Mineralogy and morphology of geologic units at Libya Montes, Mars: Ancient aqueously derived outcrops, mafic flows, fluvial features, and impacts

Janice L. Bishop, Daniela Tirsch, Livio L. Tornabene, Ralf Jaumann, Alfred S. McEwen, Patrick C. McGuire, Anouck Ody, Francois Poulet, Roger N. Clark, Mario Parente, Nancy K. McKeown, John F. Mustard, Scott L. Murchie, Joana Voigt, Zeynep Aydin, Marlene Bamberg, Andreas Petau, Gregory Michael, Frank P. Seelos, Christopher D. HashGregg A. Swayze, Gerhard Neukum

Research output: Contribution to journalArticle

34 Scopus citations

Abstract

There is ample evidence of both ancient and long-lasting fluvial activity and chemical alteration in the Libya Montes region south of Isidis Basin. The region hosts Noachian to Amazonian aged surface rocks with extensive outcrops of olivine- and pyroxene-bearing material. Libya Montes also features surface outcrops and/or deposits hosting Fe/Mg-smectite, Fe/Mg-smectite mixed with carbonate and/or other Fe/Mg-rich phyllosilicates, and Al-smectite. These units likely formed through chemical alteration connected with hydrothermal activity resulting from the formation of the Isidis Basin and/or the pervasive fluvial activity throughout this region. The morphology and stratigraphy of the aqueous and mafic minerals are described using High Resolution Imaging Science Experiment and High Resolution Stereo Camera derived digital terrain models. Analyses of the Compact Reconnaissance Imaging Spectrometer for Mars spectra show variations in the chemistry of the Fe/Mg-smectite from nontronite-like exposures with spectral features near 2.29 and 2.4 μm more consistent with Fe3+2OH groups in the mineral structure, and saponite-like outcrops with spectral features near 2.31 and 2.38 μm characteristic of Mg2+3OH groups. These Fe/Mg-smectite bearing materials also have bands near 1.9 μm due to H2O and near 2.5 μm that could be due to the smectite, other phyllosilicates, and carbonates. All regions exhibiting carbonate features near 3.4-3.5 μm also have features consistent with the presence of olivine and Fe/Mg-smectite, indicating that the carbonate signatures occur in rocks likely containing a mixture of these minerals. The Al-smectite-bearing rocks have bands near 1.41, 1.91, and 2.19 μm that are more consistent with beidellite than other Al-phyllosilicates, indicating a higher-temperature or diagenetically processed origin for this material. Our interpretation of the geologic history of this region is that ancient Noachian basaltic crustal materials experienced extensive aqueous alteration at the time of the Isidis impact, during which the montes were also formed, followed by emplacement of a rough olivine-rich lava or melt, and finally the smooth pyroxene-bearing caprock unit. Key Points The Libya Montes region includes Noachian to Amazonian aged surface rocks Surface rocks contain pyroxene, olivine, Fe/Mg-clays, dolomite, and beidellite Aqueous alteration and montes formation were likely induced by the Isidis impact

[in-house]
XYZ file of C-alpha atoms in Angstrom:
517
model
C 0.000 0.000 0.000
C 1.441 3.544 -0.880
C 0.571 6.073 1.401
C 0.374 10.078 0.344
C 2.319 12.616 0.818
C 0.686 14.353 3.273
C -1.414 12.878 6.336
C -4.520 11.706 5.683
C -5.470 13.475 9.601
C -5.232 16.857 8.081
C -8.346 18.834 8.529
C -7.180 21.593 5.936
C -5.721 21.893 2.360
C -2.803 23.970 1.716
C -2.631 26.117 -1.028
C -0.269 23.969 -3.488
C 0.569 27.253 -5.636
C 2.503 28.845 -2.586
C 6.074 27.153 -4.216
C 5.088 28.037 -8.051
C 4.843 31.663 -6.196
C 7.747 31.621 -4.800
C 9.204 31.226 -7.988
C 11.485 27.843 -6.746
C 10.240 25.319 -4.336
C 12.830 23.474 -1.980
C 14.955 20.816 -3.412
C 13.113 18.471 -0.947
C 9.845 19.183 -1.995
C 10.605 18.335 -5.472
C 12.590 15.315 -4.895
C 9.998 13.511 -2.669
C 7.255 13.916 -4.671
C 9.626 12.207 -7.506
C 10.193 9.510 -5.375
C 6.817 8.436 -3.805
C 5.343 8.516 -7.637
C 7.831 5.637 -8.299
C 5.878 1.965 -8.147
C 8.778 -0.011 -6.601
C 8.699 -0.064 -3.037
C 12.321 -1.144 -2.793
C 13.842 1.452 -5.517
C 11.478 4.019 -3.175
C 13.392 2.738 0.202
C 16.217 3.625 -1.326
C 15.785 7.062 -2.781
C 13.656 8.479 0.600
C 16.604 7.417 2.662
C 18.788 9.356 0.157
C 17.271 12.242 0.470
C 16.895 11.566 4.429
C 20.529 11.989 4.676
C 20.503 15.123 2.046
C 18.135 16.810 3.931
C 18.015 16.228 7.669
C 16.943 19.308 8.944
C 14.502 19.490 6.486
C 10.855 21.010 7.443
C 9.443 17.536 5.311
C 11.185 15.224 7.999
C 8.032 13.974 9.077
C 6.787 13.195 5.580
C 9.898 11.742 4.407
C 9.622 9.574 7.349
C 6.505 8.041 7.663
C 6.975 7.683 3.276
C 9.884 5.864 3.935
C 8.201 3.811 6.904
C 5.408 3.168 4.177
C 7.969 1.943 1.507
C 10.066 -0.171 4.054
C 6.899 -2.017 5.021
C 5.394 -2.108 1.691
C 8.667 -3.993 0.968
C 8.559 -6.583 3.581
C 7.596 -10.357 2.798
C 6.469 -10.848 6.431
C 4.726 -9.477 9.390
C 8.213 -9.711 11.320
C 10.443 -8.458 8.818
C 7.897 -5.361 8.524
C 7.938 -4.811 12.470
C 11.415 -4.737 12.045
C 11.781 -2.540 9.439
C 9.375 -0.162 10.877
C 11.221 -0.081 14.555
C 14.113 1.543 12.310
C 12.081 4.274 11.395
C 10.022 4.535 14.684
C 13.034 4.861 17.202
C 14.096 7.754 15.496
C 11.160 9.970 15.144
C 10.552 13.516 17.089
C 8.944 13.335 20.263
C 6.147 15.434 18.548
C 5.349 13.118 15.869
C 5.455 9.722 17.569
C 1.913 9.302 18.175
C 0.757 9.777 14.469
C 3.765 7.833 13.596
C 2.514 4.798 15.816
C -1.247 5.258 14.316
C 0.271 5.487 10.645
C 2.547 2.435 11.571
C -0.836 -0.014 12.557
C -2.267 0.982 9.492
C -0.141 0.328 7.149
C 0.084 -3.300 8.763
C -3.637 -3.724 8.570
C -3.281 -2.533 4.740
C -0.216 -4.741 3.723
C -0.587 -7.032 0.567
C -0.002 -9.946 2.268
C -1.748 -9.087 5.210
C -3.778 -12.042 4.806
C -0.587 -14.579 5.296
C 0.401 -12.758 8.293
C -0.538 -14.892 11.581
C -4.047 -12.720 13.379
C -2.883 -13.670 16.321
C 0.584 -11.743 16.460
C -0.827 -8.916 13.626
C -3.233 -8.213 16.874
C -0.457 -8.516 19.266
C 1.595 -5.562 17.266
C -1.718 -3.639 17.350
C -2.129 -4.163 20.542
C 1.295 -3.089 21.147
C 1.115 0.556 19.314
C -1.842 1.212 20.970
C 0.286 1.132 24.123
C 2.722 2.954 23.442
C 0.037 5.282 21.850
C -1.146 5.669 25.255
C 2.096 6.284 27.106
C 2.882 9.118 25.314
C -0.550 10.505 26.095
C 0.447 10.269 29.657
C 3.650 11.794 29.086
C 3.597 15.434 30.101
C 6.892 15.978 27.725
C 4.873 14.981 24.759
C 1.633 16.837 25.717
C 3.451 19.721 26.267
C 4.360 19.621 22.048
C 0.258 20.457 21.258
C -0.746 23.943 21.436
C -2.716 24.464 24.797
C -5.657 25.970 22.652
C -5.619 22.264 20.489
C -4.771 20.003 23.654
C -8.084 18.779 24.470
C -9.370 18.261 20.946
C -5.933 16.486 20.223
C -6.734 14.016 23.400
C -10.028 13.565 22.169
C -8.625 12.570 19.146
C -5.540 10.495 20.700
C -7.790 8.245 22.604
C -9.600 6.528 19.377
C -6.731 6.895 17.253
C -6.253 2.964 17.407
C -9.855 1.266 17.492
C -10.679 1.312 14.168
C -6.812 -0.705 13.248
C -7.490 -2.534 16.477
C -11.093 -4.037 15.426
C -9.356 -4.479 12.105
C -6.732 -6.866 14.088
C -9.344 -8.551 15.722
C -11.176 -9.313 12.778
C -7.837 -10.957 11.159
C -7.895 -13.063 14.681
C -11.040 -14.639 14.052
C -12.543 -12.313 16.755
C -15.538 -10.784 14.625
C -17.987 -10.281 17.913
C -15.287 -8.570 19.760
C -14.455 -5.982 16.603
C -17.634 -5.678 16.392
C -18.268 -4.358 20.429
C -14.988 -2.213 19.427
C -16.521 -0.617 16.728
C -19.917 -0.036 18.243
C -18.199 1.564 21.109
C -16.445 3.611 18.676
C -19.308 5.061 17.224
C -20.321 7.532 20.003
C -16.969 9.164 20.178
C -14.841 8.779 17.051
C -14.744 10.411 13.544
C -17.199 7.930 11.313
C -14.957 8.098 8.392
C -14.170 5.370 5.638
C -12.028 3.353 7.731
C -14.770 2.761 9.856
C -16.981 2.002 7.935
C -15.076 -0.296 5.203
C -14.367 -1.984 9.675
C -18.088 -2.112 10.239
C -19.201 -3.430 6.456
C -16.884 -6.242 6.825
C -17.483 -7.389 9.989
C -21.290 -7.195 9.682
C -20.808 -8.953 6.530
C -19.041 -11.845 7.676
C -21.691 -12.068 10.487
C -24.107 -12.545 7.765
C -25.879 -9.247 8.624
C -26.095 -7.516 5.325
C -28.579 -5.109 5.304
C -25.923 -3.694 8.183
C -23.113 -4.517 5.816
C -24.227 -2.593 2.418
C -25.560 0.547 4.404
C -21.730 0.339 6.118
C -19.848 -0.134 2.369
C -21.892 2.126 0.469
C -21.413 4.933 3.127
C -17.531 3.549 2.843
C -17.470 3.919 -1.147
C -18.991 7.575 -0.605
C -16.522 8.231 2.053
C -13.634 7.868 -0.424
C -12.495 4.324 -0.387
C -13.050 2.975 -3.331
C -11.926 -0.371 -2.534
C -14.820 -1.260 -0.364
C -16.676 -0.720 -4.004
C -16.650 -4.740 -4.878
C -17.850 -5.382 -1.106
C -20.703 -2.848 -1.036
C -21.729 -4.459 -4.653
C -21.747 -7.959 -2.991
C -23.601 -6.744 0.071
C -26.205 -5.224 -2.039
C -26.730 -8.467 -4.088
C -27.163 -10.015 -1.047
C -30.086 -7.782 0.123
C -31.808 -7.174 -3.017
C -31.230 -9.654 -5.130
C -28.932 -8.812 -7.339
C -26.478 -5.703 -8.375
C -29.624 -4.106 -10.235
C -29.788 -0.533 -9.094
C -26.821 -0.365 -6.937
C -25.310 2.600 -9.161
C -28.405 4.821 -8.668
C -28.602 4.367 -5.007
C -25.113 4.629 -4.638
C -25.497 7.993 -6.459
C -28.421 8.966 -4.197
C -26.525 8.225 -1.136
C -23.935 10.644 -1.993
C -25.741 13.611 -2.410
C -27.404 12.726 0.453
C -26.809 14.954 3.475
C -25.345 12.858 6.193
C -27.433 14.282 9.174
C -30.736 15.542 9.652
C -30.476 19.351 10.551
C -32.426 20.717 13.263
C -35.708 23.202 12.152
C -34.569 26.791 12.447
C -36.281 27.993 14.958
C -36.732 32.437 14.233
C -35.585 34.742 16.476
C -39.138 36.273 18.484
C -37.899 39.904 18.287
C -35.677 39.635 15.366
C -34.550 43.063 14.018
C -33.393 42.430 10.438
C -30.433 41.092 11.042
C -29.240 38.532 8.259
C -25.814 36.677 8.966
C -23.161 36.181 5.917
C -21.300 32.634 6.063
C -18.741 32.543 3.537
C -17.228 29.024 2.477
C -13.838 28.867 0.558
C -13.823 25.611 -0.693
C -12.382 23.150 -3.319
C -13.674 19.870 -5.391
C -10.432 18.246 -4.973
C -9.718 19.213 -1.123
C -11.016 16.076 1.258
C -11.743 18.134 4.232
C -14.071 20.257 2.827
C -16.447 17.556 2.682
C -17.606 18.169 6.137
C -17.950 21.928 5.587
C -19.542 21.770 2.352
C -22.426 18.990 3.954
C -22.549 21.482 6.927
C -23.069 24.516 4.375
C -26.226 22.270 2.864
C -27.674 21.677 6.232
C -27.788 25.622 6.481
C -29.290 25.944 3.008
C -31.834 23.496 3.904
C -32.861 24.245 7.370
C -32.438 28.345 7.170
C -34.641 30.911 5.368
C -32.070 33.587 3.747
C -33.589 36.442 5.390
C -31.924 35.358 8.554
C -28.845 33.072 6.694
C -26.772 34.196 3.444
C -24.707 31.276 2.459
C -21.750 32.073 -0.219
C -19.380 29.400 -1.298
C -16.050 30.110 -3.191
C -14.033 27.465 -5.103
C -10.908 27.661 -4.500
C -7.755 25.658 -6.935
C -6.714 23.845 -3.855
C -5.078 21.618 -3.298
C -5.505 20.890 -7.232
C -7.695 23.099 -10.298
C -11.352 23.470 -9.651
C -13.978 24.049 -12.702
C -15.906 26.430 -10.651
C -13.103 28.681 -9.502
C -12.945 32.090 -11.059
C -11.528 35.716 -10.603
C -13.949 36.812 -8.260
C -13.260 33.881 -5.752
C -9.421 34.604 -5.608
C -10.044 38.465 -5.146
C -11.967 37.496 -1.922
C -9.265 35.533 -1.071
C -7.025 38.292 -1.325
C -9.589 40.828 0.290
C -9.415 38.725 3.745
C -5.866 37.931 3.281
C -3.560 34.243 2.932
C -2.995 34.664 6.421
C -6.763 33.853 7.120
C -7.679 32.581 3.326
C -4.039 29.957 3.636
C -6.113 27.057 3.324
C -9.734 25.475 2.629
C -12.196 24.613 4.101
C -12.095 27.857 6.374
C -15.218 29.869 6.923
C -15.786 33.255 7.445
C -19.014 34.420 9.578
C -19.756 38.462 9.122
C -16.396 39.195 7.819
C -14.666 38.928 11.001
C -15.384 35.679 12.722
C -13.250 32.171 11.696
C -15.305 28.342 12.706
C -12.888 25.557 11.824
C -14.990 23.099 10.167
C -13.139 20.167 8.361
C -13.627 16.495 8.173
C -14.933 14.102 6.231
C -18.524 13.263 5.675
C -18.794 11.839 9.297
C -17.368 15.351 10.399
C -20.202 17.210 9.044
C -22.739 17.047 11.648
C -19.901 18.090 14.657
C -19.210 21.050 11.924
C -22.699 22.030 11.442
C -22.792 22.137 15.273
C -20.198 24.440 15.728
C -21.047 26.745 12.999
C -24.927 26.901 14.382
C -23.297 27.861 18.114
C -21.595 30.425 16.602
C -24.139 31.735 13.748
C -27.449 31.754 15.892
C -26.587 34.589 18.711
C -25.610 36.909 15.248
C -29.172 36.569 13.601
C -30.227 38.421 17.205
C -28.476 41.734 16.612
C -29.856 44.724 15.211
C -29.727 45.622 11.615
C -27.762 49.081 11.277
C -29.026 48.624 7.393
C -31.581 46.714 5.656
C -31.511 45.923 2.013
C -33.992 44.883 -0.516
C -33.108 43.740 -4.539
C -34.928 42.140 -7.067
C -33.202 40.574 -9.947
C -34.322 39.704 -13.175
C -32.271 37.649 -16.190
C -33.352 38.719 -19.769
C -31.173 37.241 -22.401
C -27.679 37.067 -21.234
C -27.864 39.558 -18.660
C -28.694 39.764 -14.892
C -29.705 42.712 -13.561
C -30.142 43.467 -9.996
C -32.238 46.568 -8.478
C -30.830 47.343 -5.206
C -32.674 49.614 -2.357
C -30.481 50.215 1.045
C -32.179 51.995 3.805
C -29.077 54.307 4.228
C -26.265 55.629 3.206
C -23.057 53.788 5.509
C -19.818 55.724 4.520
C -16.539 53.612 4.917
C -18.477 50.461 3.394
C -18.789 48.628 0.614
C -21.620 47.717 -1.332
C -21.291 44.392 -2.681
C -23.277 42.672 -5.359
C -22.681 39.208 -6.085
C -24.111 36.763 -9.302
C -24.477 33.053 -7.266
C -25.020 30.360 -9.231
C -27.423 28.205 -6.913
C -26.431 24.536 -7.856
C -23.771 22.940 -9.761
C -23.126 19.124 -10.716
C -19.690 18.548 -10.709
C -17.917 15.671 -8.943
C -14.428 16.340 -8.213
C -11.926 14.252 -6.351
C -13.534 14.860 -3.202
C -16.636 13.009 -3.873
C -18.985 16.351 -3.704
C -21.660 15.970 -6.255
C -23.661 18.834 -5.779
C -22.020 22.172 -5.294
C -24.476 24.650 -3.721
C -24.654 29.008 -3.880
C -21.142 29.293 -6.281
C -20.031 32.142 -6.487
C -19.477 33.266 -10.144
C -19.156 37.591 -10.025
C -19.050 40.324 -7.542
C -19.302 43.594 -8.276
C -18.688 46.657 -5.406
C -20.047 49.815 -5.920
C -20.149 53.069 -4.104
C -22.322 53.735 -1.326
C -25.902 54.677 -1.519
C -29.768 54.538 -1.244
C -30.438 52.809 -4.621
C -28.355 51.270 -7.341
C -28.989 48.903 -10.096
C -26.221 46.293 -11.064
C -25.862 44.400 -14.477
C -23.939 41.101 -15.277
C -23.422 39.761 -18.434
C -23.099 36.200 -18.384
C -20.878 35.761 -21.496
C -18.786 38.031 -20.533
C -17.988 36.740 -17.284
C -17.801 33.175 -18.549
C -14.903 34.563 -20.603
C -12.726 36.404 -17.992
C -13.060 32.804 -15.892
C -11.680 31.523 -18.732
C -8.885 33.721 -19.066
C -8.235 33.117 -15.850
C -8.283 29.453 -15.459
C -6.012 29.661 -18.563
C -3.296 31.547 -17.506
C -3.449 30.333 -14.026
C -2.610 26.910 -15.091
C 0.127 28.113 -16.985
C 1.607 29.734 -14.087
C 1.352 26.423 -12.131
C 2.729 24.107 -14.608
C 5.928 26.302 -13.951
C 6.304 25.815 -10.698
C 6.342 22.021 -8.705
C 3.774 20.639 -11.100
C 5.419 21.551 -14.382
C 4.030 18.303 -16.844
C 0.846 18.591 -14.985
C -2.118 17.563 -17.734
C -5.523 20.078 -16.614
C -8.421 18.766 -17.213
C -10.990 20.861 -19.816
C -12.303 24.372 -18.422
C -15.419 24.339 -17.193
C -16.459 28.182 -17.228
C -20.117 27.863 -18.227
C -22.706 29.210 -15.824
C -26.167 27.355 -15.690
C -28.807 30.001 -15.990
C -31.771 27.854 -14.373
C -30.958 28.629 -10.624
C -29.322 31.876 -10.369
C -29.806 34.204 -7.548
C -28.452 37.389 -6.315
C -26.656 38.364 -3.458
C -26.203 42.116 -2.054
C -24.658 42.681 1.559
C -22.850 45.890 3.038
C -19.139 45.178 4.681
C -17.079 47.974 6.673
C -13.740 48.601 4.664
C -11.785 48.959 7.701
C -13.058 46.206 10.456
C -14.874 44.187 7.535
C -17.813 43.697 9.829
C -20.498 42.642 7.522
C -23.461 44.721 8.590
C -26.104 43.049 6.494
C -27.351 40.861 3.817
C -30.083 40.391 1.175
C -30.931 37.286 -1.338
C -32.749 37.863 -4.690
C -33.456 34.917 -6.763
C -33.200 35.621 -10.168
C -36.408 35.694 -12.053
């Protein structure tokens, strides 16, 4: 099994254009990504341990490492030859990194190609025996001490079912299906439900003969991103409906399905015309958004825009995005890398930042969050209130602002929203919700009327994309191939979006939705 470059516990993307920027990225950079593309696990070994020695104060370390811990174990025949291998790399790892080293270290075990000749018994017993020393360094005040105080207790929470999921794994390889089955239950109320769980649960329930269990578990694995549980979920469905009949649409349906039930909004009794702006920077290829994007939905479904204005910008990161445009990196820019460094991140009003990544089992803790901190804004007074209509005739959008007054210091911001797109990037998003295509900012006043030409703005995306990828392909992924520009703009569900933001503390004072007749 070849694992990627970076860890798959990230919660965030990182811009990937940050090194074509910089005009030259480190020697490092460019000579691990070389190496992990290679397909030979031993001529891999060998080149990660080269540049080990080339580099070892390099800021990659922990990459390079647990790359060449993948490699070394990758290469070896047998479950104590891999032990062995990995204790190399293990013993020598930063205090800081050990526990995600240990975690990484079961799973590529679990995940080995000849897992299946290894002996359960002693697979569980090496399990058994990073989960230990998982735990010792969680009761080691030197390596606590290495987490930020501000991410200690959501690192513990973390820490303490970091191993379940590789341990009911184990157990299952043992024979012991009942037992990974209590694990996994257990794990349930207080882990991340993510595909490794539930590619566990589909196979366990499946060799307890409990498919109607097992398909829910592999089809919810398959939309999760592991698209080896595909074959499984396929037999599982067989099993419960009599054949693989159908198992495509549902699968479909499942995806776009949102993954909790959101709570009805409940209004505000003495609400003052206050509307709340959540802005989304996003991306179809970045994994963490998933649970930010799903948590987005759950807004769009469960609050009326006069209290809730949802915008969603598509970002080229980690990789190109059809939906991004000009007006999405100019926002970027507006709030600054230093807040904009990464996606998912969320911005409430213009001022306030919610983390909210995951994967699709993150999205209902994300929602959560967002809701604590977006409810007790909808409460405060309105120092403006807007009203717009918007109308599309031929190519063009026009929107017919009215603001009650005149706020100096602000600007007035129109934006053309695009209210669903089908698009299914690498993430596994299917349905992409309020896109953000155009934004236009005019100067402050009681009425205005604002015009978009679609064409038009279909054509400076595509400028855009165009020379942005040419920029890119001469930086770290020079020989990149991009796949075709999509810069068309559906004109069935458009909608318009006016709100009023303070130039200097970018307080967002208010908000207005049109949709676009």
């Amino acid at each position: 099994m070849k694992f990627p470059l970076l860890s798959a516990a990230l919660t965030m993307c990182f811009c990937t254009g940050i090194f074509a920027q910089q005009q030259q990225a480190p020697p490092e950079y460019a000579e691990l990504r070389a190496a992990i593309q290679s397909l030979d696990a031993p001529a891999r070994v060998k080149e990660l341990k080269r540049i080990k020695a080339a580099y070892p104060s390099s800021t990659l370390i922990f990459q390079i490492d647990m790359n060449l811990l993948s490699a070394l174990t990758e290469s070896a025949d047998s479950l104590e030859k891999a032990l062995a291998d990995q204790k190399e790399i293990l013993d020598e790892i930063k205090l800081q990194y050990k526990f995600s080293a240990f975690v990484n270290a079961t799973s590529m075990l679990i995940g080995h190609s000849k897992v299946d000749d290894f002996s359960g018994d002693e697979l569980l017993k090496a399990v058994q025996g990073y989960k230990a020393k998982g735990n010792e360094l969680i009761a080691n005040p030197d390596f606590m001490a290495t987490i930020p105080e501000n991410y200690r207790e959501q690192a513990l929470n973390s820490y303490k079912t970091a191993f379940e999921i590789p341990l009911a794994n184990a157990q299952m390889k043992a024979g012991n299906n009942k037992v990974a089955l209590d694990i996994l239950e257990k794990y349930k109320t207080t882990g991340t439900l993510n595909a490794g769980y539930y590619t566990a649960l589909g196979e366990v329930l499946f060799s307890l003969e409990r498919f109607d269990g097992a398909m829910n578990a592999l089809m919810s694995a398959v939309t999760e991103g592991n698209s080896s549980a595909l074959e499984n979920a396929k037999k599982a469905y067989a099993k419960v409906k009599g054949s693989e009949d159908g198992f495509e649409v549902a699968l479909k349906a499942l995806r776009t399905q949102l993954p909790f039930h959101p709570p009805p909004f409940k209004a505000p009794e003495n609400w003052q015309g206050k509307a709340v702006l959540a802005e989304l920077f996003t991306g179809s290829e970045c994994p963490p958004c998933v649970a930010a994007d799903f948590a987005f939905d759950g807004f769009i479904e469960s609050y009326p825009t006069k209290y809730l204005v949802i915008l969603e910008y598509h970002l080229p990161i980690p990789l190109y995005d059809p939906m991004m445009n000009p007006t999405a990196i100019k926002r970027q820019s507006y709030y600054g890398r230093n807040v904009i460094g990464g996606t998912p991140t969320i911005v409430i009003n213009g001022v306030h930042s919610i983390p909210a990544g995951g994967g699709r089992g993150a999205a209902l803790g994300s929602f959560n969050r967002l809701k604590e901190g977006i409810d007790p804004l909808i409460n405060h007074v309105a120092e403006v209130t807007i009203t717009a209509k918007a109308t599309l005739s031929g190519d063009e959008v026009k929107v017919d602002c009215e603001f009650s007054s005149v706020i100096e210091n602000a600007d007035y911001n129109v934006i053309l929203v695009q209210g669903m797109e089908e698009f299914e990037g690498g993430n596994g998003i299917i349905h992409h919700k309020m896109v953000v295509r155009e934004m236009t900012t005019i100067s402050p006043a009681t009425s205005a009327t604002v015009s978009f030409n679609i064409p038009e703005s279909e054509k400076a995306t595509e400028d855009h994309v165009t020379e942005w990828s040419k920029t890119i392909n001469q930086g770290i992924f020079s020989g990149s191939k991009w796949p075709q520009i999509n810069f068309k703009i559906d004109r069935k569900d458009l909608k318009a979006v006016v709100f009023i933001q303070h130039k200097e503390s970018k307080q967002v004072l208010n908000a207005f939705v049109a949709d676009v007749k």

Original languageEnglish (US)
Pages (from-to)487-513
Number of pages27
JournalJournal of Geophysical Research E: Planets
Volume118
Issue number3
DOIs
StatePublished - 2013

Keywords

  • Mars
  • fluvial features
  • mineralogy
  • reflectance spectroscopy
  • remote sensing

ASJC Scopus subject areas

  • Geophysics
  • Forestry
  • Oceanography
  • Aquatic Science
  • Ecology
  • Water Science and Technology
  • Soil Science
  • Geochemistry and Petrology
  • Earth-Surface Processes
  • Atmospheric Science
  • Earth and Planetary Sciences (miscellaneous)
  • Space and Planetary Science
  • Palaeontology

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    Bishop, J. L., Tirsch, D., Tornabene, L. L., Jaumann, R., McEwen, A. S., McGuire, P. C., Ody, A., Poulet, F., Clark, R. N., Parente, M., McKeown, N. K., Mustard, J. F., Murchie, S. L., Voigt, J., Aydin, Z., Bamberg, M., Petau, A., Michael, G., Seelos, F. P., ... Neukum, G. (2013). Mineralogy and morphology of geologic units at Libya Montes, Mars: Ancient aqueously derived outcrops, mafic flows, fluvial features, and impacts. Journal of Geophysical Research E: Planets, 118(3), 487-513. https://doi.org/10.1029/2012JE004151